cookie32 wrote:Very good question, why are they so rare?
I have a few ideas, the first and most obvious being people do what they know an are comfortable with. Its a shame but I find peoples closed minds to be the biggest obstacle to them giving recumbent's a go. I always get a funny giggle/laugh, then I'm asked is it difficult or whats it like to ride? I always try to be polite ass possible and even offer stranger a chance to have a seat, being 6'2 and of large stature a ride is normally out of the question. 9 times out of 10 the person in question gives a quick no thanks and continues to laugh or stare sheepishly. For some reason seating with a post up our bums hunched over some handlebars is firmly fixed in the normal bike riders head from that first push off from mom or dad and until we break that fixation I don't see there being a large sway from upright to recumbent.
I'd say the second barrier, is the prices to get a recumbent even and older or entry level one. I built my first recumbent after coming out of the services as a way to keep busy and a way to get rid of some of the weight after leaving the Military. I've always enjoyed bike riding but I've never been comfortable on a upright so I knew if I wanted to ride it'd have to be something else, that something else was my version of a Atomic Zombie Tomahawk. Wasn't as expensive as something new and i got to spread the cost over about 5 or 6 months of building and it was bargain basement if I'm being nice but we saw a nice few thousand miles together before I sold it on. Then I got hold of a second hand PDQ for a steal off a friend, it too needed some tinkering but we've seen a few thousand mile together as well. I recently acquired a semi new Performer 922 which cost me a fair bit, so in the last 4 years or so I'm the better part of 1500 quid of so into 3 bikes which seems like a steal when you say 3 recumbents but its still not peanuts by any standards.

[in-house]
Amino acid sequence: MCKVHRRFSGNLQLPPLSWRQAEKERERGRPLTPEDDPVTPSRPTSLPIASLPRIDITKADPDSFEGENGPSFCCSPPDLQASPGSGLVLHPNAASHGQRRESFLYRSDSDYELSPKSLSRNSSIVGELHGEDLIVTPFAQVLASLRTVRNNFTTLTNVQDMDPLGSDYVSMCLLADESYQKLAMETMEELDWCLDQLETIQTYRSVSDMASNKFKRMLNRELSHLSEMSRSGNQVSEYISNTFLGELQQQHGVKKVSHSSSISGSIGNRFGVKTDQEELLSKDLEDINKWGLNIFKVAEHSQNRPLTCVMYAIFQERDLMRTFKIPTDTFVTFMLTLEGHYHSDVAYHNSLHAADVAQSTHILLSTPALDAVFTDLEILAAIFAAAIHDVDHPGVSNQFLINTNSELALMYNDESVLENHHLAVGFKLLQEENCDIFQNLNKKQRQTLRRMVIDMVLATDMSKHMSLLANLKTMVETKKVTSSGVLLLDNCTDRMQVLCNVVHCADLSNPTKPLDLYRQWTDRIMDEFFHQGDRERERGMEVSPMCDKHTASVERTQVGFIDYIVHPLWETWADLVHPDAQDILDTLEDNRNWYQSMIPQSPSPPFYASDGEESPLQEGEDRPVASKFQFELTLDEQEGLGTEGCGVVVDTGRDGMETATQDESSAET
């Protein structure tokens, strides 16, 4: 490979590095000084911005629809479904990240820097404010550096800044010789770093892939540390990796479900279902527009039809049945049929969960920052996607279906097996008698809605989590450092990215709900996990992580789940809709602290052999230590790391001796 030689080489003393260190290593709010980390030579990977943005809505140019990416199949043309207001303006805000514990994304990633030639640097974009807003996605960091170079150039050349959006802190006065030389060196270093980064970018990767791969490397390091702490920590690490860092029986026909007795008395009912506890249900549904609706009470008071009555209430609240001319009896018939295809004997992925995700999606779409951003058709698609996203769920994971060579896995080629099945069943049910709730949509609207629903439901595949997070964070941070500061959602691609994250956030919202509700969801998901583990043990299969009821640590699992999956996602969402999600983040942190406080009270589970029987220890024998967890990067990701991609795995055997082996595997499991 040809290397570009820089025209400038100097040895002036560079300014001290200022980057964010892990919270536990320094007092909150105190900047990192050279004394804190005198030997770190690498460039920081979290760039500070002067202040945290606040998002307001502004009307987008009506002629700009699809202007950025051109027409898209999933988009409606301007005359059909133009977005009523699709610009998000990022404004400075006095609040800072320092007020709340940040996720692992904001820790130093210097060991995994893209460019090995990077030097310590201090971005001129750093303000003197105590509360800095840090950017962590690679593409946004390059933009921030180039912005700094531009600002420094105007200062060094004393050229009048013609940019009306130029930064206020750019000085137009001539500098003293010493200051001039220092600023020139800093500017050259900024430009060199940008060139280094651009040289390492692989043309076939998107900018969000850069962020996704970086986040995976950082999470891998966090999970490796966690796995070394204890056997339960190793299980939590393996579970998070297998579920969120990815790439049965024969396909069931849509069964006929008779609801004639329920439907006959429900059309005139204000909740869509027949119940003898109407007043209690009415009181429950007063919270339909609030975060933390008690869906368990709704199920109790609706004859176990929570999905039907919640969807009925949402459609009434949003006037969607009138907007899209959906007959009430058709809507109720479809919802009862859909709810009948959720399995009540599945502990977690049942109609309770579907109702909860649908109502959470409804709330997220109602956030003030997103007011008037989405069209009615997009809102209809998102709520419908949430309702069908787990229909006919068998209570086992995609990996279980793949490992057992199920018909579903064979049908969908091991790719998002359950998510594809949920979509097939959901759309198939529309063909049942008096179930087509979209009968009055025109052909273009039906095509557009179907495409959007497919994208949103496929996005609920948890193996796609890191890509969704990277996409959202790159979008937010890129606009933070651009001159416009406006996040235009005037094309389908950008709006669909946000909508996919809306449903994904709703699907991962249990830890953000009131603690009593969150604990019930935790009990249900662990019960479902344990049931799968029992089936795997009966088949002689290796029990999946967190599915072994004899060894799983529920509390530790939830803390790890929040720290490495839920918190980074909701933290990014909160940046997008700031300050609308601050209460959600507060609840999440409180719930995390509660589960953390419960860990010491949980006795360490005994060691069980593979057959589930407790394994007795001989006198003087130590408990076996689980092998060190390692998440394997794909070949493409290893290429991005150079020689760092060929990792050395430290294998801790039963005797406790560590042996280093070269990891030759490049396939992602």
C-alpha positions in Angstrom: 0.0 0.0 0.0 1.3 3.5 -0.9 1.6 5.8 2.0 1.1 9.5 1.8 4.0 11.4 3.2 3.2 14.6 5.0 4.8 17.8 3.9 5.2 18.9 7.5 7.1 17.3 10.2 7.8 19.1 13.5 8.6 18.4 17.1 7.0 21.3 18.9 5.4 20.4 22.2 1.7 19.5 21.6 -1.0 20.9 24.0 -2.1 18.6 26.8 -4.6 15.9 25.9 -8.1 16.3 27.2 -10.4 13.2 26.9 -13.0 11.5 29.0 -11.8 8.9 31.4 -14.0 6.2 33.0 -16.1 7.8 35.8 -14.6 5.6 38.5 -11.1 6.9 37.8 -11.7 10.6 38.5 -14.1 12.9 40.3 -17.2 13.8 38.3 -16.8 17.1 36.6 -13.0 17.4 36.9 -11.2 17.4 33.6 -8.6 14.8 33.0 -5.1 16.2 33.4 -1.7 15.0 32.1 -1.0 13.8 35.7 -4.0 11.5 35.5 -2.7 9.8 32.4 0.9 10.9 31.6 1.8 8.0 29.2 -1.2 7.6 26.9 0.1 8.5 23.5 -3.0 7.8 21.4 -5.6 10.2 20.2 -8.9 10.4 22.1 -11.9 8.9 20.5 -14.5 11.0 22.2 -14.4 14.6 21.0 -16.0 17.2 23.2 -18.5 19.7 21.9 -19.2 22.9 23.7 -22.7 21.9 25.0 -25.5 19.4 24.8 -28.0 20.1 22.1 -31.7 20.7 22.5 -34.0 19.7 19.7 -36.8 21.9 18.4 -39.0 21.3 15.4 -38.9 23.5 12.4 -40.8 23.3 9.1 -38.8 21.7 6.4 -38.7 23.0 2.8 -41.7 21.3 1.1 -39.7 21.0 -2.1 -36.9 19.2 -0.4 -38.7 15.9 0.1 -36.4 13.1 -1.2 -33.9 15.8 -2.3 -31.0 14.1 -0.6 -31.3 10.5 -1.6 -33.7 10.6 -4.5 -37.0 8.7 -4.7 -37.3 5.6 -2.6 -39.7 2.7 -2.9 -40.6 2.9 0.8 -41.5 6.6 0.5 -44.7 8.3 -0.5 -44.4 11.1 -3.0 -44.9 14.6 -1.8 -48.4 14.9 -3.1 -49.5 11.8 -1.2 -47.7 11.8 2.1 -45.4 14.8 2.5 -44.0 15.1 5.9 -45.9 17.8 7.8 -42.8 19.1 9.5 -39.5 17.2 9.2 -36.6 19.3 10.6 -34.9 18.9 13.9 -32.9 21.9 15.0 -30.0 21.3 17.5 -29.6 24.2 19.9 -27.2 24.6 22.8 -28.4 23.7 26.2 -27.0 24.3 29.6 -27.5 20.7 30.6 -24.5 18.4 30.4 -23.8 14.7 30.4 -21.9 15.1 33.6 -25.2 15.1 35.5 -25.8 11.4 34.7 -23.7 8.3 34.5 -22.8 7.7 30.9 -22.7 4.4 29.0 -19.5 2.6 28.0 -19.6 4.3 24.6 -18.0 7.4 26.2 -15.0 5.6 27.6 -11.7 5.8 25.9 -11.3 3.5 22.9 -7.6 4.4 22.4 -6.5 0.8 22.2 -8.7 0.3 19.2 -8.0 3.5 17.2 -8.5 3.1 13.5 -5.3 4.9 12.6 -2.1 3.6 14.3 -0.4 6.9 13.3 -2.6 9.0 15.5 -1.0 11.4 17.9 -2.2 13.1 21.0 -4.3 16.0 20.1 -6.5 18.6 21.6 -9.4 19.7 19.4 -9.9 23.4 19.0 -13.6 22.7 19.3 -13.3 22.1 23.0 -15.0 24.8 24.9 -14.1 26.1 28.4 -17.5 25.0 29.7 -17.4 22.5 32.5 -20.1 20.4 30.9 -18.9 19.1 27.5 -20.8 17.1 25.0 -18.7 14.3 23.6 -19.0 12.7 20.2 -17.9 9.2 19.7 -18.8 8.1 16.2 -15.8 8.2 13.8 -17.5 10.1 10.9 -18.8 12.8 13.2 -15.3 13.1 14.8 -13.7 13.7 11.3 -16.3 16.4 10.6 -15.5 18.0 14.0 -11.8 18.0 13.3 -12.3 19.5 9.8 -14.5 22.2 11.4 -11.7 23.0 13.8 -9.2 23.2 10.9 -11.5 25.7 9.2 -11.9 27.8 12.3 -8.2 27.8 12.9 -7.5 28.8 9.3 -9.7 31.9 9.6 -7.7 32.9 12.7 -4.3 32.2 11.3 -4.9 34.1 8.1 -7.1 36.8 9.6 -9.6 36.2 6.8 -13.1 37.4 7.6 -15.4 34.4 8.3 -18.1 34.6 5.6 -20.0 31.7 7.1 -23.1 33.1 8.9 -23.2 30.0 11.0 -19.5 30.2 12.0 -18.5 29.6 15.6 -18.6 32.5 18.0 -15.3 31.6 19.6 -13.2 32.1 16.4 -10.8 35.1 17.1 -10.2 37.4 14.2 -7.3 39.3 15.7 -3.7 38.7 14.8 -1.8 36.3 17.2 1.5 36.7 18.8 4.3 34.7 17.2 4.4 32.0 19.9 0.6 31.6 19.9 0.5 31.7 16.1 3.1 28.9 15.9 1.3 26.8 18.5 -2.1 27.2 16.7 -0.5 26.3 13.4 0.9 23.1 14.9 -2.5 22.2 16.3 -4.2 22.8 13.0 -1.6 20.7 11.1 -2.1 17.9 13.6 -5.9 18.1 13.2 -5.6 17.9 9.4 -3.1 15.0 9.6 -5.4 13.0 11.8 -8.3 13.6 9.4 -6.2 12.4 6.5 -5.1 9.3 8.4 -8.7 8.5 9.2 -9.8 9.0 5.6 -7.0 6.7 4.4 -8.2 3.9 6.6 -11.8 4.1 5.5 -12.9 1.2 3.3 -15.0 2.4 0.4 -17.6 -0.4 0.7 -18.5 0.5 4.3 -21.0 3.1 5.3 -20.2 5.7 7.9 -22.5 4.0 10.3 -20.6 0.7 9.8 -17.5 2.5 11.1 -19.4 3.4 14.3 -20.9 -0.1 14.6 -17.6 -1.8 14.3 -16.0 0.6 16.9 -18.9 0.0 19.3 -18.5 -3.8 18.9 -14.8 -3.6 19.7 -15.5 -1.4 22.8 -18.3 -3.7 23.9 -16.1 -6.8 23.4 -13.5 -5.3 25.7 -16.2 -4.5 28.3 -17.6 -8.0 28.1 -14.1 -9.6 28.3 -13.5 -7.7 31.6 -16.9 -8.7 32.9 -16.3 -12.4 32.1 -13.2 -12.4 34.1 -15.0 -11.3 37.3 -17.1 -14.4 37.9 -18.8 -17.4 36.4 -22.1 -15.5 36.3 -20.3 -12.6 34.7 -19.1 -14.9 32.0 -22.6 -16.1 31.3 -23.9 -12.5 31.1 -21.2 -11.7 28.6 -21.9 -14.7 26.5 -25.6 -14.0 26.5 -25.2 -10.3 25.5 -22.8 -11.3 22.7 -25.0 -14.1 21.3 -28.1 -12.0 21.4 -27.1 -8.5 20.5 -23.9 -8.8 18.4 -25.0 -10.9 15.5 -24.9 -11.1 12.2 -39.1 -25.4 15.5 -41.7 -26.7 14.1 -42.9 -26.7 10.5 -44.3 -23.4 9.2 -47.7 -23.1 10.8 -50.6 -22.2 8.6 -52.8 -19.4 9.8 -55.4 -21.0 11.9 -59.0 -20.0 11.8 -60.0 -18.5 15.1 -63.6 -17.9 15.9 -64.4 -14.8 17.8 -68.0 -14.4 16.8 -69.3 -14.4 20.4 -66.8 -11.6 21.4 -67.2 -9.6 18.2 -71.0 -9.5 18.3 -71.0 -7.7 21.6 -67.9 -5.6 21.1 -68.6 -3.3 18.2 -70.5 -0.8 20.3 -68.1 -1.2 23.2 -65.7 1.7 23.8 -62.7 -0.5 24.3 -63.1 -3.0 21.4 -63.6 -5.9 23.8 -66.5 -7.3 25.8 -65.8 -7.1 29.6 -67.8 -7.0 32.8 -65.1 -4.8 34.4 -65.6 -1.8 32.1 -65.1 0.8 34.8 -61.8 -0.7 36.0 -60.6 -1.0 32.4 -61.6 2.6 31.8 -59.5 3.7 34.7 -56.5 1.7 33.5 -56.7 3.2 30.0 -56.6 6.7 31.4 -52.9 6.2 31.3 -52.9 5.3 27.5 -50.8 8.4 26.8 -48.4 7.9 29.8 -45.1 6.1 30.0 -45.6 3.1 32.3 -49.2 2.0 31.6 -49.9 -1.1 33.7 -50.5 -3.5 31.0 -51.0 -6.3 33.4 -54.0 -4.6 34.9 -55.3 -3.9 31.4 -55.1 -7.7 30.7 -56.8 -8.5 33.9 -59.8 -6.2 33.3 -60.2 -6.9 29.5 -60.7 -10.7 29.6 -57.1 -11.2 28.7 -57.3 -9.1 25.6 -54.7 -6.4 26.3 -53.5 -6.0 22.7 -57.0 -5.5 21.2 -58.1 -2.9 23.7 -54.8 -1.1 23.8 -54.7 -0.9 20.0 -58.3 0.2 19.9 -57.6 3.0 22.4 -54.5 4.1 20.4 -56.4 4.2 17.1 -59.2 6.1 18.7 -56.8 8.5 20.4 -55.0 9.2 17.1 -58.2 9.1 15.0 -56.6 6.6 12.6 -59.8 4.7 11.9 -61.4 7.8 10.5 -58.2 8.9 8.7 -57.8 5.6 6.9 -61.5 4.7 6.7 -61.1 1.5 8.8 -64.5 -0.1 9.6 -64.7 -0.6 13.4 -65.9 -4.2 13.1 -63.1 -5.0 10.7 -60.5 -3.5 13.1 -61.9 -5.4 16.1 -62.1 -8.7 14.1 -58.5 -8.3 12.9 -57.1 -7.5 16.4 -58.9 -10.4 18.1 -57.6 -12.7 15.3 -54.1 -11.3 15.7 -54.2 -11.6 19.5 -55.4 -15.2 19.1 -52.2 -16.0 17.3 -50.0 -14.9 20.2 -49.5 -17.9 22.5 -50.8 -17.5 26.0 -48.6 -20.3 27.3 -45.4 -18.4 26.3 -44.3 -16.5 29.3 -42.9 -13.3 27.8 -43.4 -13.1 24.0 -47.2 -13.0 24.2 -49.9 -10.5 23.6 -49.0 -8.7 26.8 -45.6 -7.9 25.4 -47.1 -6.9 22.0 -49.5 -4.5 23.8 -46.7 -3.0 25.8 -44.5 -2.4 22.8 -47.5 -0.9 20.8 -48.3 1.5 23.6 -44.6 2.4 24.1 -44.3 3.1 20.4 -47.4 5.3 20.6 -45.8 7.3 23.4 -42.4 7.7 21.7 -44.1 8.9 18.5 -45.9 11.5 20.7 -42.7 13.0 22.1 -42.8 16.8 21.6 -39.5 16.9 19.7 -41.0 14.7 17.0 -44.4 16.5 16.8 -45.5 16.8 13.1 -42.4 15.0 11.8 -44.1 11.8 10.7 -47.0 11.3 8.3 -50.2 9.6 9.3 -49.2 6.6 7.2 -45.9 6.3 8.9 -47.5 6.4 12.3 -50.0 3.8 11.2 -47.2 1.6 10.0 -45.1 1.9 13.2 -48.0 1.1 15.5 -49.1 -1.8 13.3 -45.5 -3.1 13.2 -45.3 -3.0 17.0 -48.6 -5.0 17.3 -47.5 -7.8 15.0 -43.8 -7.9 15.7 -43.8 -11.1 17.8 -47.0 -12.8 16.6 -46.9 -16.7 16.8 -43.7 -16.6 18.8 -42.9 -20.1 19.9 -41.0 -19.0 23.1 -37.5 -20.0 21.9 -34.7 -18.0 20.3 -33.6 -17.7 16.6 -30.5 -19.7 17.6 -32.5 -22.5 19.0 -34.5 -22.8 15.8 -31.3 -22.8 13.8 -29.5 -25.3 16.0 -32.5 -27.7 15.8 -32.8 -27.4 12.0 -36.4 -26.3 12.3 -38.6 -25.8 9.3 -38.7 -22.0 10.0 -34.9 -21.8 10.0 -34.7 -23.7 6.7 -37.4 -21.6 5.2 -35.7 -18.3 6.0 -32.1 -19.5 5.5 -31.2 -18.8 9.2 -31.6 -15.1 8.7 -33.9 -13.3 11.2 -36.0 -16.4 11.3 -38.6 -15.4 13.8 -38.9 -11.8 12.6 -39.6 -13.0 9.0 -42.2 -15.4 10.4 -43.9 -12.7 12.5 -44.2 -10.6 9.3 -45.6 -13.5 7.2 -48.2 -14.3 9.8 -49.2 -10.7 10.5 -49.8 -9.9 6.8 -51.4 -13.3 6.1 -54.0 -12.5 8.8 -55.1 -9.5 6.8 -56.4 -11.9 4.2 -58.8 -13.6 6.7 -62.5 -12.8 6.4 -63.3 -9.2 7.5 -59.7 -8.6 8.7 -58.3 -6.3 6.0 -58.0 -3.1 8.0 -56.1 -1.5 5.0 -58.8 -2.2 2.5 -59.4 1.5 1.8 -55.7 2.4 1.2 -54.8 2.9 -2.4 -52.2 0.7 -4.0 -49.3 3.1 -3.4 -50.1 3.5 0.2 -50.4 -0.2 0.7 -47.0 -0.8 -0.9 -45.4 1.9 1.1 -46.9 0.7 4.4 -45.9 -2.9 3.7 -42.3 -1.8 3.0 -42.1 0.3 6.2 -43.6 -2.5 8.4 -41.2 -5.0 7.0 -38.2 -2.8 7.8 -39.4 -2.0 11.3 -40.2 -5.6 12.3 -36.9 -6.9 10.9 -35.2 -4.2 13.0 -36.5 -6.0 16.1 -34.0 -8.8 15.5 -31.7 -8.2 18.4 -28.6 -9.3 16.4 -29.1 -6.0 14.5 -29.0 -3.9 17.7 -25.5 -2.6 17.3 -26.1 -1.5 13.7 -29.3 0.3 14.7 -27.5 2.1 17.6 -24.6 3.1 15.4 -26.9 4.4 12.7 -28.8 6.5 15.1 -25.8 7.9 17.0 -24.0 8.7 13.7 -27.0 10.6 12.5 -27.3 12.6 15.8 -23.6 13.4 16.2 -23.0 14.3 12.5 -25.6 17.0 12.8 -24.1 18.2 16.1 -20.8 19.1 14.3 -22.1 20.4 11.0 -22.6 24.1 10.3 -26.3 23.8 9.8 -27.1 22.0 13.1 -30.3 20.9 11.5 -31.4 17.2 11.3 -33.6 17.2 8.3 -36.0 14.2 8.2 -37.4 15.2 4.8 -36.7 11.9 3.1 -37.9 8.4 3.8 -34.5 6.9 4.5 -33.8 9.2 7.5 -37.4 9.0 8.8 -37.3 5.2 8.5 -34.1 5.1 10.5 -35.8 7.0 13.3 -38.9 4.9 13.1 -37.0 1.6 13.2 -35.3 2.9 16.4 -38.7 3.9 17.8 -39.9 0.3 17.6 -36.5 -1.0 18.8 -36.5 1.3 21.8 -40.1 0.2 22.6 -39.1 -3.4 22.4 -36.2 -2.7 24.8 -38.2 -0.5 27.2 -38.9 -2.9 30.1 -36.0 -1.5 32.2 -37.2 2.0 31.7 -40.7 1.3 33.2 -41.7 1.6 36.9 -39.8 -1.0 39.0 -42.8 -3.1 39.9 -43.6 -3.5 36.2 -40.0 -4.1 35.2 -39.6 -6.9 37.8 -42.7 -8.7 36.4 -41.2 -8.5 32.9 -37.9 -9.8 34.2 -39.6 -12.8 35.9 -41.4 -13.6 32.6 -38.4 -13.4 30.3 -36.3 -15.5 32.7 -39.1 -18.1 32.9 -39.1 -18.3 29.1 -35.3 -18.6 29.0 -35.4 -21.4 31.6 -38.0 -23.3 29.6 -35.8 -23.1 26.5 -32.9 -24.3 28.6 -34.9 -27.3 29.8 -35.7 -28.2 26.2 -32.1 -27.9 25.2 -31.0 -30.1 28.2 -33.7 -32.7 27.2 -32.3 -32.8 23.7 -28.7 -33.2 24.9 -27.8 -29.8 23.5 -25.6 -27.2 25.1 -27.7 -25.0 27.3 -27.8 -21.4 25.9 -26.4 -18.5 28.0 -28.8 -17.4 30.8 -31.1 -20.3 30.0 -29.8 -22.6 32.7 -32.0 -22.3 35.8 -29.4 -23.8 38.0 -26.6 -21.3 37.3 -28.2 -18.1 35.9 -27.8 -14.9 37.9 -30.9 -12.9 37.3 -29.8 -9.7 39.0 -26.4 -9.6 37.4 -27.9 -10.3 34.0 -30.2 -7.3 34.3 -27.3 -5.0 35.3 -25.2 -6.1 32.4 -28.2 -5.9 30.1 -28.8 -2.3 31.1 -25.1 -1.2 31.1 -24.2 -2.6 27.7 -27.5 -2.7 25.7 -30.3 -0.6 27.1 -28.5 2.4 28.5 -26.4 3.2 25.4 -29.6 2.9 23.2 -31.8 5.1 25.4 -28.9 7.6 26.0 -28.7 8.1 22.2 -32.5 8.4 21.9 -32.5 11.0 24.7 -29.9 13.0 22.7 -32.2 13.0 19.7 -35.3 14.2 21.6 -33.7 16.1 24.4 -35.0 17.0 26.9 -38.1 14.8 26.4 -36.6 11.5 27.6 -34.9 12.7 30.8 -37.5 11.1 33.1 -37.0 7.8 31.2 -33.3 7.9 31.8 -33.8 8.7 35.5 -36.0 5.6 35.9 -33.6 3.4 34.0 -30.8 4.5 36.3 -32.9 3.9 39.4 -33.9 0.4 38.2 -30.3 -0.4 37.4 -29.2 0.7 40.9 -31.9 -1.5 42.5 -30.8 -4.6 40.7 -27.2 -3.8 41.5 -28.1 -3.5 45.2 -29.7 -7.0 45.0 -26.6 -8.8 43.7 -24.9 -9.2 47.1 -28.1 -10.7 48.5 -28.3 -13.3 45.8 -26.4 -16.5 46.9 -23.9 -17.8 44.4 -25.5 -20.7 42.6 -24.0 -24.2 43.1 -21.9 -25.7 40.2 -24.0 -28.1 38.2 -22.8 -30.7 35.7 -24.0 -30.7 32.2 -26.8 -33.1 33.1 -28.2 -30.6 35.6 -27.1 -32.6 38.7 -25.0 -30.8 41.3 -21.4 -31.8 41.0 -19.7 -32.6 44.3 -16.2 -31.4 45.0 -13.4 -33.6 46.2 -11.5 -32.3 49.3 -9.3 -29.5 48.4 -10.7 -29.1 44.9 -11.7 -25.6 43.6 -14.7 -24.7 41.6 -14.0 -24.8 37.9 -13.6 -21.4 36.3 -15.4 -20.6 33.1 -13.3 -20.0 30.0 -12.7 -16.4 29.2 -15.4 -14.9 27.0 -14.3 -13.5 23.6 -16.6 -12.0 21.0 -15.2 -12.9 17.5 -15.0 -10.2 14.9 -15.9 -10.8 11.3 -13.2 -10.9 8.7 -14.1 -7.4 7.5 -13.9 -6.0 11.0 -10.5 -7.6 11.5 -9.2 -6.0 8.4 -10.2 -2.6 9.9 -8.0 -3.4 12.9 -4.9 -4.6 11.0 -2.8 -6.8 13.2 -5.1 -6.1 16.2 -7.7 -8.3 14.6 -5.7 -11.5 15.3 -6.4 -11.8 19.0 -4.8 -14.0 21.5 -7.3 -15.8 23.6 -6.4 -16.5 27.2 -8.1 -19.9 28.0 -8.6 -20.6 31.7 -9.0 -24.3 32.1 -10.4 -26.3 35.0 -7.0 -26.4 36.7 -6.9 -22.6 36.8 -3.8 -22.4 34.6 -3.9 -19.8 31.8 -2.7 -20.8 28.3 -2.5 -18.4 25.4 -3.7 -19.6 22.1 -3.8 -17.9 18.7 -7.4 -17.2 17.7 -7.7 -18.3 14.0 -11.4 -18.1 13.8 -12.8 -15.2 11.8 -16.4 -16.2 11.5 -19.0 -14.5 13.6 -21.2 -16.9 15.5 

The last and most common reason for converting to the darkside is the necessity or need for comfort. I had a need for comfort while I know others have had to come off of uprights for various medical reasons. I don't think the why matters to the recumbent riders of the world. Recumbent riders are a lot like the motto from the Statue of Liberty " Give me your tired, your poor, Your huddled masses yearning to breathe free, The wretched refuse of your teeming shore." Instead of freedom we offer a ride without pain or judgement, just a new laid back way or riding.
I'm glad I made the switch to recumbent, I wish more would shed their fear and do the same. Either way I've learned a few things about myself I didn't know and made some awesome friends and acquaintances. Who could ask for anything more?
+1 Very well said